Illegal poaching of Toothfish in Southern Ocean
The New Zealand Defence Force early in Janurary surprised a third unlicensed fishing boat, far south-east of Tasmania, illegally poaching toothfish - the ocean's "white gold". The New Zealand government so far has intercepted three ships with their offshore patrol ship, HMNZS Wellington, in cooperation with the Sea Shepherd Conservation Society.
(image: head of Patagonian Toothfish)
This summer is Sea Shepherd’s 11th Southern Ocean Defence Campaign and the first to target toothfish fishing operators in the waters of Antarctica. Patagonian toothfish, a species of cod icefish, can grow up to 10 kilograms in weight and are a highly prized eating fish.
Three ships using illegal gillnets to catch prized toothfish were operating in a protected fishery research area about 2500 kilometres from Hobart, according to details released by Interpol.
The illegal fishing boats, believed to be carrying a catch worth $8 million on the black market in South-East Asia, are all flying flags of convenience to avoid prosecution. Fishing in the Southern Ocean is regulated by the Commission for the Conservation of Antarctic Marine Living Resources (CCAMLR).
Thanks to the New Zealand Navy operating in waters south of Australia, they were able to disclose the presence of three criminal ships using illegal gillnets to catch prized toothfish, operating in a protected fishery research area about 2500 kilometres from Hobart.
In contrast, the ship tasked with Southern Ocean patrols for Australia, Ocean Shield, was at found to be at anchor off Christmas Island. Our government promised that the vessel would be employed on two 40-day patrols of the Southern Ocean. We have criminals in our marine "backyard", but the Australian ocean patrol vessel, Ocean Shield, is on AWOL!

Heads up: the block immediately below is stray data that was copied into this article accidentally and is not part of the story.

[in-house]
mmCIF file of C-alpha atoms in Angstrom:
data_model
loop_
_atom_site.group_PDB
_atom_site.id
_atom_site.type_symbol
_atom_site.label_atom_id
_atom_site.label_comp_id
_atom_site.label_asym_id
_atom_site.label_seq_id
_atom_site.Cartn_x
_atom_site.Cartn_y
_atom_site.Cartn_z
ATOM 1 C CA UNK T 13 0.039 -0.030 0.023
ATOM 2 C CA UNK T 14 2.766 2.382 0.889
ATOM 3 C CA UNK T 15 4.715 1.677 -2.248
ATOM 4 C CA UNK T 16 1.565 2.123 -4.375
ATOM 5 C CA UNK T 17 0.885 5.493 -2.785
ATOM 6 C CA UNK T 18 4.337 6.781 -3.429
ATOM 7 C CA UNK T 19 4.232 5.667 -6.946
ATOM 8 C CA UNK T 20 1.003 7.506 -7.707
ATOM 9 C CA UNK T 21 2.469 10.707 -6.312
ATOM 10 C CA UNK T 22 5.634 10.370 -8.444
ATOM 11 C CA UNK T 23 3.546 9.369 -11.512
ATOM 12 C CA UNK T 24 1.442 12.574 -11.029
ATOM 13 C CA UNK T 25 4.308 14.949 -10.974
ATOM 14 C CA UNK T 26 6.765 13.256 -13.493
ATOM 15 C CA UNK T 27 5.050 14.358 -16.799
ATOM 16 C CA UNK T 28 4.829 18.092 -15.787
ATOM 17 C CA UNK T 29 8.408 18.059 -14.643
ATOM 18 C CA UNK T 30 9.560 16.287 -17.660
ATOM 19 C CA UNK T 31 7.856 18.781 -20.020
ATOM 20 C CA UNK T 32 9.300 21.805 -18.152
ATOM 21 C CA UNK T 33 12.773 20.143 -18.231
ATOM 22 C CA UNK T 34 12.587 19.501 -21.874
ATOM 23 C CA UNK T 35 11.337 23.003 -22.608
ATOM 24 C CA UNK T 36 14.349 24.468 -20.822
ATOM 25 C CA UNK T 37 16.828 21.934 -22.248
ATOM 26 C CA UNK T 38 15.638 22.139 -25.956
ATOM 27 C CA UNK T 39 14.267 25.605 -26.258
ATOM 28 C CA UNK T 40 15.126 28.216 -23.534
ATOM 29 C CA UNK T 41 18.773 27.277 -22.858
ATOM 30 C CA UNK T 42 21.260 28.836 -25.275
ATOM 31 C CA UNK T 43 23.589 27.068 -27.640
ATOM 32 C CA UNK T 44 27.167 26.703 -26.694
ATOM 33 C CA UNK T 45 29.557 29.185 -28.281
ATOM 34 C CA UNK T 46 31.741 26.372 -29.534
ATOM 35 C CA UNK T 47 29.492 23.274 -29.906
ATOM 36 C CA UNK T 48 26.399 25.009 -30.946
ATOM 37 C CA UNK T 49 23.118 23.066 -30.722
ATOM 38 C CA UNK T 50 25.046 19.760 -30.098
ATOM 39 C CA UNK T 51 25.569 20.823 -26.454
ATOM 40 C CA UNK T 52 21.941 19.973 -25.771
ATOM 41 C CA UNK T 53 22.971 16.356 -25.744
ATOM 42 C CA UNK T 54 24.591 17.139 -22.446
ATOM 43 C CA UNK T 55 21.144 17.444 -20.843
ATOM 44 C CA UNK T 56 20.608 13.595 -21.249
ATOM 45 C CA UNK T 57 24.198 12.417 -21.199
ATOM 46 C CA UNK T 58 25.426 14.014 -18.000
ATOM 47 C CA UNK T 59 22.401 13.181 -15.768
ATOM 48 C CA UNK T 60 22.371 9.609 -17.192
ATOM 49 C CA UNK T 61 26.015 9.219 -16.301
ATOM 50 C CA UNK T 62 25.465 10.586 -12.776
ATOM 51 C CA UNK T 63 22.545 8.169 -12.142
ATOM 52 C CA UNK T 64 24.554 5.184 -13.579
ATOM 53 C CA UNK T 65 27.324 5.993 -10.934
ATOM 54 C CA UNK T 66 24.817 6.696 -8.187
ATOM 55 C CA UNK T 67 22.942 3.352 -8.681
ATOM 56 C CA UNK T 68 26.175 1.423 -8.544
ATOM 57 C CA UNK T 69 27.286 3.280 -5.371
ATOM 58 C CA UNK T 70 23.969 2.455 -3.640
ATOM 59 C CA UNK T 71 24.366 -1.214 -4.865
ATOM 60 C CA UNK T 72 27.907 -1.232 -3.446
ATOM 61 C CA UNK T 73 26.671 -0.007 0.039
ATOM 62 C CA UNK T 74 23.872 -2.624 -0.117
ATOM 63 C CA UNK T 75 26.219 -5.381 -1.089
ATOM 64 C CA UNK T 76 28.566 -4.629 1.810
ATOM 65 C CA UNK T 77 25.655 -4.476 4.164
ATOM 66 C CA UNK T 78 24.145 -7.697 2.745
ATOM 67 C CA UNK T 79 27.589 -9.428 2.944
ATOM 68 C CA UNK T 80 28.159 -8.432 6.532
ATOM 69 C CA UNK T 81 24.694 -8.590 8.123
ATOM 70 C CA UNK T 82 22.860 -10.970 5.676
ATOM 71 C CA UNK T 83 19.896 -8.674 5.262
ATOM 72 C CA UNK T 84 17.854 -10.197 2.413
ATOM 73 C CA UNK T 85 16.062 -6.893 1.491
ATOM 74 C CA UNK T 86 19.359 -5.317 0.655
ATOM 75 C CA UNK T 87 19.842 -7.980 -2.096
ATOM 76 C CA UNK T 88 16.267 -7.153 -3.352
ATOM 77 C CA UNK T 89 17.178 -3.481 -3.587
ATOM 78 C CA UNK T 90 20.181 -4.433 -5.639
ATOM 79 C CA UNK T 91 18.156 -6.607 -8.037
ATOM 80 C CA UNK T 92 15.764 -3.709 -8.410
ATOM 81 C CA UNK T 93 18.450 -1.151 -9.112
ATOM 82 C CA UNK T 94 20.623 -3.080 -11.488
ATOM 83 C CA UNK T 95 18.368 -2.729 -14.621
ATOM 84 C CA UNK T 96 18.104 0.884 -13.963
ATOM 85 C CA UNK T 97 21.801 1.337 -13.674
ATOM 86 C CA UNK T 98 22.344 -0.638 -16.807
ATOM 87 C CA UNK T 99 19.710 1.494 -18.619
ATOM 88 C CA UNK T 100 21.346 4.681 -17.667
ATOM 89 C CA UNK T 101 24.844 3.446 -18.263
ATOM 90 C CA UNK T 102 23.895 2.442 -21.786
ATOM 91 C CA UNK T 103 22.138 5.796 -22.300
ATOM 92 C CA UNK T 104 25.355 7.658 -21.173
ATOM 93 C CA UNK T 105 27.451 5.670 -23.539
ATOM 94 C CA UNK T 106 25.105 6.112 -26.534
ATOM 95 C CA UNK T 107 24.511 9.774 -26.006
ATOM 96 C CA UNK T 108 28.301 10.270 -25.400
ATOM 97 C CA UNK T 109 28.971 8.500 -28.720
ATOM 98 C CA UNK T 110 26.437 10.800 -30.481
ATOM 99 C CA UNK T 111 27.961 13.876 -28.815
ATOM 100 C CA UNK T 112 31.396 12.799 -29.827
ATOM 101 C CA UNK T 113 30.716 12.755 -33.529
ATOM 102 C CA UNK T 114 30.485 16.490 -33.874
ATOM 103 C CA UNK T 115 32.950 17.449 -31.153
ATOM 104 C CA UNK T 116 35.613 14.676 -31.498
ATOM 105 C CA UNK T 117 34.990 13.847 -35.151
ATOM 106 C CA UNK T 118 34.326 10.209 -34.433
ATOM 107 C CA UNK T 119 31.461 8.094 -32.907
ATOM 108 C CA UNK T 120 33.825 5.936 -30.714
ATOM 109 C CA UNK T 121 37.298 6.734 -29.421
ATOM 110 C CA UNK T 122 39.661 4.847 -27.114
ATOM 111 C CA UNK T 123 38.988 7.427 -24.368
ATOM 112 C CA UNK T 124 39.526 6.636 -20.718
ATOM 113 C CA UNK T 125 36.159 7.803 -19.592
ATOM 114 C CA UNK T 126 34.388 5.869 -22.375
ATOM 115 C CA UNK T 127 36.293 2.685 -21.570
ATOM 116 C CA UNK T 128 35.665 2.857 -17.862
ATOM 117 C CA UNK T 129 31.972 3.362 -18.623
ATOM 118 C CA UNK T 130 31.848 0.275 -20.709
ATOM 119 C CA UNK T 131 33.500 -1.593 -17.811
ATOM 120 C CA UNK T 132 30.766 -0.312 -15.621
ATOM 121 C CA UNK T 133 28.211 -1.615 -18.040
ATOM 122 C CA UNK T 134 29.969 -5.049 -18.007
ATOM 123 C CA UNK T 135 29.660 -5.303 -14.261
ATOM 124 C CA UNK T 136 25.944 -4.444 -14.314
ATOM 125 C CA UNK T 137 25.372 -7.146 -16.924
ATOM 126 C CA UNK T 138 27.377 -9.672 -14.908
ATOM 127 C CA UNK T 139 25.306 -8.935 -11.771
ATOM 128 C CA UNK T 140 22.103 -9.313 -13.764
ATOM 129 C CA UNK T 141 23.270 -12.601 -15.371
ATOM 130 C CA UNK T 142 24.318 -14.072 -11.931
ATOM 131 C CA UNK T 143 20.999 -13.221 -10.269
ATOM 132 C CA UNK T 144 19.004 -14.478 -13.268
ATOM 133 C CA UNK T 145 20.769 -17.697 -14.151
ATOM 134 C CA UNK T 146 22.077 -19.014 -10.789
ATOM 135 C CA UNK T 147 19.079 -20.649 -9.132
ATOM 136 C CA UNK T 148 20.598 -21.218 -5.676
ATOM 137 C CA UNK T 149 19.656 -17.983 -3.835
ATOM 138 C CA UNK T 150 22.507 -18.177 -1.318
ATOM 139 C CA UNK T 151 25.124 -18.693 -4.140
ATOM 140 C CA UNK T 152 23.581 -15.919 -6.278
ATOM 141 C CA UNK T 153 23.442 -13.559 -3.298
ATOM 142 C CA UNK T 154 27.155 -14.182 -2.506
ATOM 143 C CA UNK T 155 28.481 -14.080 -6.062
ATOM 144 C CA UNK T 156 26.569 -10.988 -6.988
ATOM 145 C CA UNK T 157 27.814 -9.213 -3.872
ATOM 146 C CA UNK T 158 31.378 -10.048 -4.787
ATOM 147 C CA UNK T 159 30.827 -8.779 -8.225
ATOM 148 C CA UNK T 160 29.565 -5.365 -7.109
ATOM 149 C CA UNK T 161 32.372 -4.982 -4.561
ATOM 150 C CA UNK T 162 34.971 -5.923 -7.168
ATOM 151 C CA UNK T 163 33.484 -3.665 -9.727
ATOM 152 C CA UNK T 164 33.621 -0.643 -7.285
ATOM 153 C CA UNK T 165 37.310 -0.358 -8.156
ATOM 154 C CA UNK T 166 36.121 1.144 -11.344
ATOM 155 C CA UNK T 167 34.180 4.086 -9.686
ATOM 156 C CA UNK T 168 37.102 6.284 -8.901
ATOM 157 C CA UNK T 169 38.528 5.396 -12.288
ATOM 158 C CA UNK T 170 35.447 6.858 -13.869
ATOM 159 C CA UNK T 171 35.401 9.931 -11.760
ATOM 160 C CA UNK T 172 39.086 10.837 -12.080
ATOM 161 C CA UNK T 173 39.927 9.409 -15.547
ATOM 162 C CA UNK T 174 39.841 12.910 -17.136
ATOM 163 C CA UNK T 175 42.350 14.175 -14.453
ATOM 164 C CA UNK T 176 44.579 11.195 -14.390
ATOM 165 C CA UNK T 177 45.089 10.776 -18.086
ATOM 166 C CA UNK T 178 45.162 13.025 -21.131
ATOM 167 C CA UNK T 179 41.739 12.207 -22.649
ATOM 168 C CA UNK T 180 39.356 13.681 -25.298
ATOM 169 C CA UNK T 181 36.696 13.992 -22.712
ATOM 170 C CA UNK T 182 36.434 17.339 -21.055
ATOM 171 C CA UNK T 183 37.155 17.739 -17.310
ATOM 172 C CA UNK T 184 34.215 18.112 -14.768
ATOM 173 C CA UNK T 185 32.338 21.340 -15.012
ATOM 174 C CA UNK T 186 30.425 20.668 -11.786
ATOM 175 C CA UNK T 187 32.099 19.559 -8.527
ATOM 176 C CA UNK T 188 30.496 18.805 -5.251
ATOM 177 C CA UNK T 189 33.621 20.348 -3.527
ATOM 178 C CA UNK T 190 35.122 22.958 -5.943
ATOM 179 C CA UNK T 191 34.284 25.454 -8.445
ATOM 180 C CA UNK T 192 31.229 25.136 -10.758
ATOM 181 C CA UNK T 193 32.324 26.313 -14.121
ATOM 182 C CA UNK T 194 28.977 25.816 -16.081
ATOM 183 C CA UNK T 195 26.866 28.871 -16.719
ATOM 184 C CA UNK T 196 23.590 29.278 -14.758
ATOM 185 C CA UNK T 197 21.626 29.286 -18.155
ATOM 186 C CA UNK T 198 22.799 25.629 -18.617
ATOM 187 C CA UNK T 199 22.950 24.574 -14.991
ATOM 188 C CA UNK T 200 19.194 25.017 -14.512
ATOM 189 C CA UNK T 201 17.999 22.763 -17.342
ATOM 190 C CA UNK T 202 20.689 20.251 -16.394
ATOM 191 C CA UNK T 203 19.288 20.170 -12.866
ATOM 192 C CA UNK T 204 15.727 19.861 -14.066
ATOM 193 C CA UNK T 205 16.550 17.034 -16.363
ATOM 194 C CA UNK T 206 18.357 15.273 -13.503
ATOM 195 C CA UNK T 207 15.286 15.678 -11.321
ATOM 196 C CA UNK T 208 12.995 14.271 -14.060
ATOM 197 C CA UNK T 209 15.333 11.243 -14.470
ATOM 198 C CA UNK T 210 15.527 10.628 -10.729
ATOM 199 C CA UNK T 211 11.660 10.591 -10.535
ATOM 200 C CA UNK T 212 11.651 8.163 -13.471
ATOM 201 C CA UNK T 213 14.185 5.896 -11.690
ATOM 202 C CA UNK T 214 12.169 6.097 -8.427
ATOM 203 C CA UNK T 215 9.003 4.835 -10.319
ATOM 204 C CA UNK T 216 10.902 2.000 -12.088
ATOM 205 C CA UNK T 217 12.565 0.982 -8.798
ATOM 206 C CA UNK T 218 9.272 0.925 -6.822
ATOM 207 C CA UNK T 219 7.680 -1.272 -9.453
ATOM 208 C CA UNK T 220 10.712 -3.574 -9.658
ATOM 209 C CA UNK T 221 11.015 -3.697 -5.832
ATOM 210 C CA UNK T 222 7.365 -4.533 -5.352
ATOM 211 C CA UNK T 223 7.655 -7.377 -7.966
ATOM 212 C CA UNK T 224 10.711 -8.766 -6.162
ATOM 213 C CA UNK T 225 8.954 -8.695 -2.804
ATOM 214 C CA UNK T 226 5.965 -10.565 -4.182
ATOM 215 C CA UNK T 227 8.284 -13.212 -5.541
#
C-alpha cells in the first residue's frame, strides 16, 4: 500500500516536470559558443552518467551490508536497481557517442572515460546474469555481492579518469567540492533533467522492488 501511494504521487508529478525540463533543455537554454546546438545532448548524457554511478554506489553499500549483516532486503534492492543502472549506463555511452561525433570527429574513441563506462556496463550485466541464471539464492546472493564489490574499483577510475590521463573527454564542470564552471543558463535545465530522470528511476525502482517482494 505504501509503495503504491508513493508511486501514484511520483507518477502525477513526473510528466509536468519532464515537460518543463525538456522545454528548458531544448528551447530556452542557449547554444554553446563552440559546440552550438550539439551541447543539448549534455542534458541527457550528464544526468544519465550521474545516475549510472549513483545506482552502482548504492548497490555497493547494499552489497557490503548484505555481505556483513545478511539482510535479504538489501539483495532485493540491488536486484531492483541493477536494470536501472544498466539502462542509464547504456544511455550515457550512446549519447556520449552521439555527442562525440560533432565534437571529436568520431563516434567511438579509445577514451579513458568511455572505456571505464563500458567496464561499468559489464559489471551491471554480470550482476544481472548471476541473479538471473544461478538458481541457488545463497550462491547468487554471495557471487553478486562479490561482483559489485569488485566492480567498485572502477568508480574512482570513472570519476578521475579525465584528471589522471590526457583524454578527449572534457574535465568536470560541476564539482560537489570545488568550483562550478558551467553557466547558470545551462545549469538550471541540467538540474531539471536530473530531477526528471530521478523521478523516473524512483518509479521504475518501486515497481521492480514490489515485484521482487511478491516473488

The duty of patrolling the Southern Ocean has been silently abrogated to our neighbouring New Zealand, and a not-for-profit organisation.
Minister for Immigration and Border Protection, Peter Dutton, said the government remained committed to the protection of Australia's sovereign territories and interests in the Southern Ocean, but their priorities were elsewhere!
This broken promise by an Australian government in neglecting the security of our oceans is alarming, disappointing but not surprising.
Our Australian government has for years ignored Japan's thinly disguised "research whaling", and by procrastination and hollow protests, have allowed the killing to go on relentlessly, without redress. Similar to years of failure of our Australian governments to monitor and halt illegal whaling, this government is failing to control the illegal poaching of prized toothfish!
If poacher are fishing from a boat that is not signed up to the CCAMLR agreement then the illegal fishing boat is simply fishing on the high seas and prosecution is almost impossible. The only way to prosecute a boat for illegal fishing is to prove that its owner is from a country signed up to CCAMLR.
Gillnets pose many threats, and they are more effective and deadly than longlines. The level of incidental bycatch is greater, and lost or abandoned gillnets have the potential to continue killing marine life through ‘ghost fishing’.
At least the Sea Shepherd Conservation Society will continue to hunt down the illegal vessels.
(image: Sea Shepherd vessel Sam Simon berthed in Wellington)
Successful poachers are making mockery of Australian law, and our so-called national security. It appears that Minister for Customs and Border Protection, Peter Dutton, has gone to sleep at the wheel, or has abrogated his duties to a successful, vigilant and a service at no cost to the taxpayers from a not-for-profit organisation?